Small changes in your credit scores can make a big difference in the mortgage interest rate you end up paying. That’s why some lenders offer something called a “rapid rescore.”
Find out how a rapid rescore works and what it could potentially do for you.
Let’s Start with the Basics
Before we dive into rapid rescoring, there are a few facts about credit that may be helpful to know.
There are three primary Credit Reporting Agencies (CRAs) –– TransUnion, Equifax, and Experian. The CRAs receive information from lenders and creditors (also known as “data furnishers”) which they use to compile a credit report. Data furnishers are not required to report to all (or any) CRA, so the information they each have could potentially be different. This means you should have a separate credit report from the CRAs, each of which may contain different information .
Your credit scores — yes, you have more than one — are calculated using the information from your credit reports. And, as you may have experienced, credit scores can determine credit eligibility, interest rates, and more.
Now, since CRAs rely on data furnishers to provide them with information (like your current balance, payment history, etc.), seeing an improvement in your credit score can take some time. That’s because they aren’t necessarily furnishing data every day.
How Often Do Credit Reports Update?
Unfortunately there isn’t a firm answer to this question.
Data furnishers are generally free to provide updated information to CRAs on their own schedule. So while it usually happens around every 30 days, it could potentially occur more or less depending on the data furnisher. Also, data furnishers who do report to multiple CRAs may not do so on the same day, which could mean one credit report and score could be different than the next.
However, once the CRA receives information from the data furnisher, your credit report and credit score are usually updated right away.
The Difference a Score Can Make
Often the range your credit score falls into can be more important than the score itself. That’s because these ranges are frequently used to determine which interest rates and loan terms are offered to whom.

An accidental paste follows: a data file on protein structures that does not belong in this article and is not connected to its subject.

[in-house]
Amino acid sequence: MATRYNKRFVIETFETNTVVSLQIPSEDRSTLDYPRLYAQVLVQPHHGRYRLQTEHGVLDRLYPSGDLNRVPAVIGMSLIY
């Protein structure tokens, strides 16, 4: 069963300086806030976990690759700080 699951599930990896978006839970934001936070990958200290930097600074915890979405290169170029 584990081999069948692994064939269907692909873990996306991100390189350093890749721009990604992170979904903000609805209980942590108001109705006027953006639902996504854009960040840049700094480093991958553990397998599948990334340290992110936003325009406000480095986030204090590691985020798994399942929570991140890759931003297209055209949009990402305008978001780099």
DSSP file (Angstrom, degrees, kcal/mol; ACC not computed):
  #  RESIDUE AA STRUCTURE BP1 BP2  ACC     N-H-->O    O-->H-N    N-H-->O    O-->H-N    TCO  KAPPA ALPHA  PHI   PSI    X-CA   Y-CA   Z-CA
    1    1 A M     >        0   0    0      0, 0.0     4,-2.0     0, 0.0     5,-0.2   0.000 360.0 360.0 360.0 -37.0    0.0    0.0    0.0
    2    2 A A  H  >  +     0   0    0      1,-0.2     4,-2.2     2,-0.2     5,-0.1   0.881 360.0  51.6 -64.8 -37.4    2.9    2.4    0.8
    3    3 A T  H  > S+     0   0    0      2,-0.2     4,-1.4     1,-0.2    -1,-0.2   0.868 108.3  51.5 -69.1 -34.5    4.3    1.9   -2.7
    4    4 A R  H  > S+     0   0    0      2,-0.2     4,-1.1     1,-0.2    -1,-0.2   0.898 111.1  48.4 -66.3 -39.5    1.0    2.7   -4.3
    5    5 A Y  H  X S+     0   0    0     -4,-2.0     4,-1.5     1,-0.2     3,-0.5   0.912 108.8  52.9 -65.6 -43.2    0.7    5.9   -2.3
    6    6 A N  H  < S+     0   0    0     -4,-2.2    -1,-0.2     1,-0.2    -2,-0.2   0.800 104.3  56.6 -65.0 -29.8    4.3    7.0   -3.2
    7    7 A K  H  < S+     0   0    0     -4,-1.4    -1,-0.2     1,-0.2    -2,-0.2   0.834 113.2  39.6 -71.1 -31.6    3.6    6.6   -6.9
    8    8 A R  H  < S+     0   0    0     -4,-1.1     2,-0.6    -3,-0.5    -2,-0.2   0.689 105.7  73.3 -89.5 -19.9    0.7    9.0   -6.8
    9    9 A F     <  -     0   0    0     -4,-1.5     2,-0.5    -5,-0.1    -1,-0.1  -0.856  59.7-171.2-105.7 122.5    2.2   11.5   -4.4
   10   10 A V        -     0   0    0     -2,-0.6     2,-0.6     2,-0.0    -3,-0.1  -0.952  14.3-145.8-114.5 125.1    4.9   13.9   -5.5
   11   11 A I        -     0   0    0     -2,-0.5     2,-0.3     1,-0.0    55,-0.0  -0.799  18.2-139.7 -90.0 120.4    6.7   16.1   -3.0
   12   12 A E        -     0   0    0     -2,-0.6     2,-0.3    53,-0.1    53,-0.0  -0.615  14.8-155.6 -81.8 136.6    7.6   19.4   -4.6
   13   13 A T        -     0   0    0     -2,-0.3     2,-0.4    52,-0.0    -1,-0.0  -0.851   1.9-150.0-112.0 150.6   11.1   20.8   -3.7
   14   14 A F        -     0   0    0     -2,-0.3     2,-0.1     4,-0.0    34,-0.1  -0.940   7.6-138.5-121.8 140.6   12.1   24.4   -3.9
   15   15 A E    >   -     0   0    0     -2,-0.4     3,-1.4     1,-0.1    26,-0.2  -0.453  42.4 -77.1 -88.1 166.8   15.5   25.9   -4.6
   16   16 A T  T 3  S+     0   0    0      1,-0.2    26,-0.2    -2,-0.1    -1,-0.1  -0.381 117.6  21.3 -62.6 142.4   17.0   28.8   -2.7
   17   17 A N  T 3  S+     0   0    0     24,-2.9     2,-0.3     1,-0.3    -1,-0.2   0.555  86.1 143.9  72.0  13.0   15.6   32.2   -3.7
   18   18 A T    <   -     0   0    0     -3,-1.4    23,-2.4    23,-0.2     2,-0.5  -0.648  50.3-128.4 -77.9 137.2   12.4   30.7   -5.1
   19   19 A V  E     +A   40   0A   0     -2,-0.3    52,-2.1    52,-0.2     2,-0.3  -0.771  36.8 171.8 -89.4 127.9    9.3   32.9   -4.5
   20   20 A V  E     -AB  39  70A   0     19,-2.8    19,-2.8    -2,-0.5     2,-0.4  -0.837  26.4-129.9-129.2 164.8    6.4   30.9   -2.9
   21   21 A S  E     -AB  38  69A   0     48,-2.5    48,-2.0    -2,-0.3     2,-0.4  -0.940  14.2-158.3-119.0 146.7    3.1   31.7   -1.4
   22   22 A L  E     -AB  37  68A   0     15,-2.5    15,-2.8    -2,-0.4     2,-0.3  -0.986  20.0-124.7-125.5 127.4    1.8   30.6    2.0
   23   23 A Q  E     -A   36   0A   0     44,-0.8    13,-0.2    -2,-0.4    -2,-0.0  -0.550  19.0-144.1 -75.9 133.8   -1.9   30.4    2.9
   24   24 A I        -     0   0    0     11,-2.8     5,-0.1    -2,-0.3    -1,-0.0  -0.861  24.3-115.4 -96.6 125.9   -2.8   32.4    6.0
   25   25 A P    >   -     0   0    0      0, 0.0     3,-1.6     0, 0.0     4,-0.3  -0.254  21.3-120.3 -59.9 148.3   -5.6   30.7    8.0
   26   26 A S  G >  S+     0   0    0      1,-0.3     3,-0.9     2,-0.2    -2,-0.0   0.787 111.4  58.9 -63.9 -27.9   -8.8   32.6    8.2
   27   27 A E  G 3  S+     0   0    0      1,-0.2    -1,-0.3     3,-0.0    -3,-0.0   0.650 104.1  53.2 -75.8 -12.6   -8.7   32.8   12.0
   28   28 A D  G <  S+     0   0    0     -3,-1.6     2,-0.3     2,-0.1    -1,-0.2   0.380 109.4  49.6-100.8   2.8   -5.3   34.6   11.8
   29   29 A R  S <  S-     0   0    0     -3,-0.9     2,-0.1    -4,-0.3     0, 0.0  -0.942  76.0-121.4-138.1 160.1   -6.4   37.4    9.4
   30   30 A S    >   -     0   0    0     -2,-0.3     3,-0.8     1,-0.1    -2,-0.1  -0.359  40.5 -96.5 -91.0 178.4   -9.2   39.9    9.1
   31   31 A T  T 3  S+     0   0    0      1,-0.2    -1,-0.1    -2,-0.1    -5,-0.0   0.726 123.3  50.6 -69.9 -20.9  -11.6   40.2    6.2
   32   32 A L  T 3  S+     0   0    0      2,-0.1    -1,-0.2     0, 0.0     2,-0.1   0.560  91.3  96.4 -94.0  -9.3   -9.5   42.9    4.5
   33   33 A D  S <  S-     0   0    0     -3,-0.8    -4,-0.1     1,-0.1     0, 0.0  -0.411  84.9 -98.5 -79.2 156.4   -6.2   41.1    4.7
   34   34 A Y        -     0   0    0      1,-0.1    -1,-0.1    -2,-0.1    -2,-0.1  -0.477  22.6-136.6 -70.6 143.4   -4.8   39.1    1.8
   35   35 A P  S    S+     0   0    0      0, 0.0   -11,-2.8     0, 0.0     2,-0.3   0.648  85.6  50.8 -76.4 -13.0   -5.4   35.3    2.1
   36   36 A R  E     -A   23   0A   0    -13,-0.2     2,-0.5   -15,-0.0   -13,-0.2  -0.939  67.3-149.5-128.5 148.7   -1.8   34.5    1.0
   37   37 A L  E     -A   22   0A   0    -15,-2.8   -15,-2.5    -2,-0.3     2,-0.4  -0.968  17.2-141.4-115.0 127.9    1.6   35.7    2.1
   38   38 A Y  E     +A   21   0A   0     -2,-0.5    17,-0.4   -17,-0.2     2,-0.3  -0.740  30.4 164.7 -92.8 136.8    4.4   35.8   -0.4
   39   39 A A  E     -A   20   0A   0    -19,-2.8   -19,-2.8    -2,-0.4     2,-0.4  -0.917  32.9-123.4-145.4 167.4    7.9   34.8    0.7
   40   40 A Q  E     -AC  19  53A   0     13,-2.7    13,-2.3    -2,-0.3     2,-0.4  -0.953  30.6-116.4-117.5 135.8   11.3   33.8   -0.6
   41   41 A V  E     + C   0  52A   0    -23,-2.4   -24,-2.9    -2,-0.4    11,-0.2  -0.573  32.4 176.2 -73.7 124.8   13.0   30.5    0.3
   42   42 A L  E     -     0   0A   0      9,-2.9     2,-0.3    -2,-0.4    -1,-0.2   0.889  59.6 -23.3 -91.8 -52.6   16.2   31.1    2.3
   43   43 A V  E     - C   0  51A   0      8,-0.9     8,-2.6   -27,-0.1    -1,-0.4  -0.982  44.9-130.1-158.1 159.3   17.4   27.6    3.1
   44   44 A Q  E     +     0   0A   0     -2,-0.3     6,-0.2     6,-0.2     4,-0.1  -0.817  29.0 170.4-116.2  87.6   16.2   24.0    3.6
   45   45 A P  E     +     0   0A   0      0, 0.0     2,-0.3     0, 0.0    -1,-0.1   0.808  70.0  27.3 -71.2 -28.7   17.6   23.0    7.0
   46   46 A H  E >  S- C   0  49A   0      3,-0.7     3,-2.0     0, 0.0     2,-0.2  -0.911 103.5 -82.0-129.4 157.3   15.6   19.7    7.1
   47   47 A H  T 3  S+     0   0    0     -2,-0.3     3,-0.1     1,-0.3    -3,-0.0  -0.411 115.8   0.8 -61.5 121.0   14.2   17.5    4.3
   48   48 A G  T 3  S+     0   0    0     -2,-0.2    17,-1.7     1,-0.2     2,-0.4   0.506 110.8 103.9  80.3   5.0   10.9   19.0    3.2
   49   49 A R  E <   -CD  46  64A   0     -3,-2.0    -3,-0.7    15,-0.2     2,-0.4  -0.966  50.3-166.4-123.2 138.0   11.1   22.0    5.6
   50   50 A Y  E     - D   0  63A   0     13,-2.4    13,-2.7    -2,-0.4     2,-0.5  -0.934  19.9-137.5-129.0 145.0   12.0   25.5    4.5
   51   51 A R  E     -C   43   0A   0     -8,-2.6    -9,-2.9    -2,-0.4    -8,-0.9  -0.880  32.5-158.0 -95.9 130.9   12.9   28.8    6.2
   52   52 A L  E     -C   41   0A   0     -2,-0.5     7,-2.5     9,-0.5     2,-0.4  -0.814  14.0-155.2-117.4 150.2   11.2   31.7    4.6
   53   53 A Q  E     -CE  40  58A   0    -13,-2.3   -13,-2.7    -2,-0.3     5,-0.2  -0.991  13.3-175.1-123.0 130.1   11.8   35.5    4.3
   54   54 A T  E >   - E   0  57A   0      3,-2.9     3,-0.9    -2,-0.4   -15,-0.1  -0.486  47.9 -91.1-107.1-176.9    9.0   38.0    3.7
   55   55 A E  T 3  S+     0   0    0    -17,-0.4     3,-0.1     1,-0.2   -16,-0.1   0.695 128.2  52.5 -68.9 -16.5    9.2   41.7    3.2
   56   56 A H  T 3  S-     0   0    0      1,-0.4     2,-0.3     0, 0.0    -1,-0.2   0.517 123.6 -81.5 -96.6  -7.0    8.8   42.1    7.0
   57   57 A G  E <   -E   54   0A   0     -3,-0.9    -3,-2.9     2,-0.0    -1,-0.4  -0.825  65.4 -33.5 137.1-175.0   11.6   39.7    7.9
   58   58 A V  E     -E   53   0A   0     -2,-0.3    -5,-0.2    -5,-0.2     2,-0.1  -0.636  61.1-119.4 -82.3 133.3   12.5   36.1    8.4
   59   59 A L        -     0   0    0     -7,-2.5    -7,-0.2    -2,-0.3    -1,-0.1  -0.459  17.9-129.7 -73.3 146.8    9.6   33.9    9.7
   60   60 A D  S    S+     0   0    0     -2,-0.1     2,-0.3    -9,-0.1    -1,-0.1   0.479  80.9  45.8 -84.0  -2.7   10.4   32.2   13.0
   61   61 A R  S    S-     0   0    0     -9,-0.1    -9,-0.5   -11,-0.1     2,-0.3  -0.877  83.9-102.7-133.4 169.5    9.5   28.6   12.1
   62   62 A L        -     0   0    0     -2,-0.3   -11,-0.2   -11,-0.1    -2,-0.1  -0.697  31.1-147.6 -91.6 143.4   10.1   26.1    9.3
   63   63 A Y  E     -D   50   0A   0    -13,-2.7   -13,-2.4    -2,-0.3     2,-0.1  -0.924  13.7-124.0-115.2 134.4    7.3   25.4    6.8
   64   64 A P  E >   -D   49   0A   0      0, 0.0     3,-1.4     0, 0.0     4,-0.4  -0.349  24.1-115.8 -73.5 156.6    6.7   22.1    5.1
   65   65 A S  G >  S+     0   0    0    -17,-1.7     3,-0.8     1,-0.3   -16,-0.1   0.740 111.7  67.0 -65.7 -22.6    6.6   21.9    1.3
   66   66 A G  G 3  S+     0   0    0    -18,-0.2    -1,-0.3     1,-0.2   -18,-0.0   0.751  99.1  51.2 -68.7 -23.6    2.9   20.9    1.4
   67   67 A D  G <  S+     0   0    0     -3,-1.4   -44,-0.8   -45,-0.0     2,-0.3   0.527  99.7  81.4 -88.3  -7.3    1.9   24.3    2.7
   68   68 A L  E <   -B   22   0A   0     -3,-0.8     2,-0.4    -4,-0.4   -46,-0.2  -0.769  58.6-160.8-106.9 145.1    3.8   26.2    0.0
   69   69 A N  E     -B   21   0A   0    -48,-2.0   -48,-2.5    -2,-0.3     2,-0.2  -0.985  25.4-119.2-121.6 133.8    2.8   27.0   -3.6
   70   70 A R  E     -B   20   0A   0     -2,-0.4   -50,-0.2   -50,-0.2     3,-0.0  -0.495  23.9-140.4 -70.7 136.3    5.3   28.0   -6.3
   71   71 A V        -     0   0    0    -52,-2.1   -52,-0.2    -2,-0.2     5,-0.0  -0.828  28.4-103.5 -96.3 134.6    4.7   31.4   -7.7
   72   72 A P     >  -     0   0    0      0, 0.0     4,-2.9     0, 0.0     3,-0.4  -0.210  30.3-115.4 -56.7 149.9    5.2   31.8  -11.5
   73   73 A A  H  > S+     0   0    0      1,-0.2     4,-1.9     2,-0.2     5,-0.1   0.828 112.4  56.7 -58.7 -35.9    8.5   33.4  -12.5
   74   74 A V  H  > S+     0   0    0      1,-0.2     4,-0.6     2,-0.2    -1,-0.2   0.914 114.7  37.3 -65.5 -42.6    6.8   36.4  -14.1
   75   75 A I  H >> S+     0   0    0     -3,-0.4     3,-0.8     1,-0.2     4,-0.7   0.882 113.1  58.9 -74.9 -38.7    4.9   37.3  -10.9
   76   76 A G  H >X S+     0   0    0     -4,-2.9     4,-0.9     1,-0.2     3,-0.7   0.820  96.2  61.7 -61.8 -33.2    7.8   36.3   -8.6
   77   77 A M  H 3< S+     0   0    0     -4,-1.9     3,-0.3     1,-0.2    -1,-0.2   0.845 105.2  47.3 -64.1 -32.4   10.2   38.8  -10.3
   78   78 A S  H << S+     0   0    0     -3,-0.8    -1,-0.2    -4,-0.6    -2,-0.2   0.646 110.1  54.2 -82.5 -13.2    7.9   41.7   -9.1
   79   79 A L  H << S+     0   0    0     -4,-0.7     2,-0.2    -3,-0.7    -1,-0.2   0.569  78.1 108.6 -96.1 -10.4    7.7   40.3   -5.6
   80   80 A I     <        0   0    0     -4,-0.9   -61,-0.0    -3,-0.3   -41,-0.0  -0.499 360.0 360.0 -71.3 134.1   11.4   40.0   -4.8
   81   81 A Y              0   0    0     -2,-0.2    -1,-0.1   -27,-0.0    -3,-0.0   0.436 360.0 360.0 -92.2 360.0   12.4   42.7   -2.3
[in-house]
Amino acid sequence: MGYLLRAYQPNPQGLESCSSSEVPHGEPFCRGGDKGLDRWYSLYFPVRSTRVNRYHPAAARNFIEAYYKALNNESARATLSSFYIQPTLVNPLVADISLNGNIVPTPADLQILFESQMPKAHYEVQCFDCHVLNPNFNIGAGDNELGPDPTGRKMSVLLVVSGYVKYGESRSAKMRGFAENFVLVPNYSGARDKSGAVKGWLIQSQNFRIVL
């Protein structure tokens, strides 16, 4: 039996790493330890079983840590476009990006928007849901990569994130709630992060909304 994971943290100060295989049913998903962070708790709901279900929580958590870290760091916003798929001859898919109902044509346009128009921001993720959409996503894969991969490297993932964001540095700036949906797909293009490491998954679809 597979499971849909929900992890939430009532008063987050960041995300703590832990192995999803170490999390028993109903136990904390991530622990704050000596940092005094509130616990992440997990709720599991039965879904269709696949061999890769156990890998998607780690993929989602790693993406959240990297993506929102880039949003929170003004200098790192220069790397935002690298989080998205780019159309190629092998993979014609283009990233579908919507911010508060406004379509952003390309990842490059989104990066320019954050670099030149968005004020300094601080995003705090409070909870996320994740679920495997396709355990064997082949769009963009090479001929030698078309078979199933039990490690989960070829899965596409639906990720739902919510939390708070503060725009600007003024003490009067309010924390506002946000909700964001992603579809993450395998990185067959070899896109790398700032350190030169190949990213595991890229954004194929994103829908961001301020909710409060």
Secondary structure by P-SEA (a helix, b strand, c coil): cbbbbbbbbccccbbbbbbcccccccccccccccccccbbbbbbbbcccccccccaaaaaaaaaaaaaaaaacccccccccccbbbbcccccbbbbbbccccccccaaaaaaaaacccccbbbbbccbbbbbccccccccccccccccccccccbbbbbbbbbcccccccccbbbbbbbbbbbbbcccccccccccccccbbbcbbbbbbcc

Let’s consider this example using the calculator at MyFICO.com:
Mortgage amount: $500,000
Loan term: 30-year fixed
The difference in monthly payments may be small from one credit score range to the next, but the overall savings in interest is considerable.
Rapid Rescoring: How It Works
So what happens if you’re in the middle of the mortgage approval process and you’re on the cusp between one credit score range and another. You know you have the means to, say, pay down the balance on your credit card –– a move that could potentially put you into a higher credit score range with potentially better loan terms –– but you don’t have the time to wait for your score to adjust.
This is where rapid rescoring may be able to help.
Who can do a rapid rescore?
A rapid rescore is a service some lenders typically offer to prospective homebuyers to quickly update their credit report –– and potentially boost their credit score –– with positive credit information. In other words, you likely need to be in the market for a home loan or looking to refinance your current home loan and have a lender that offers this service.
The reason why it’s primarily reserved for home loans is because of the time-sensitive nature of the transaction and the potential money-saving benefits of a lower interest rate on a large mortgage.
Who is eligible?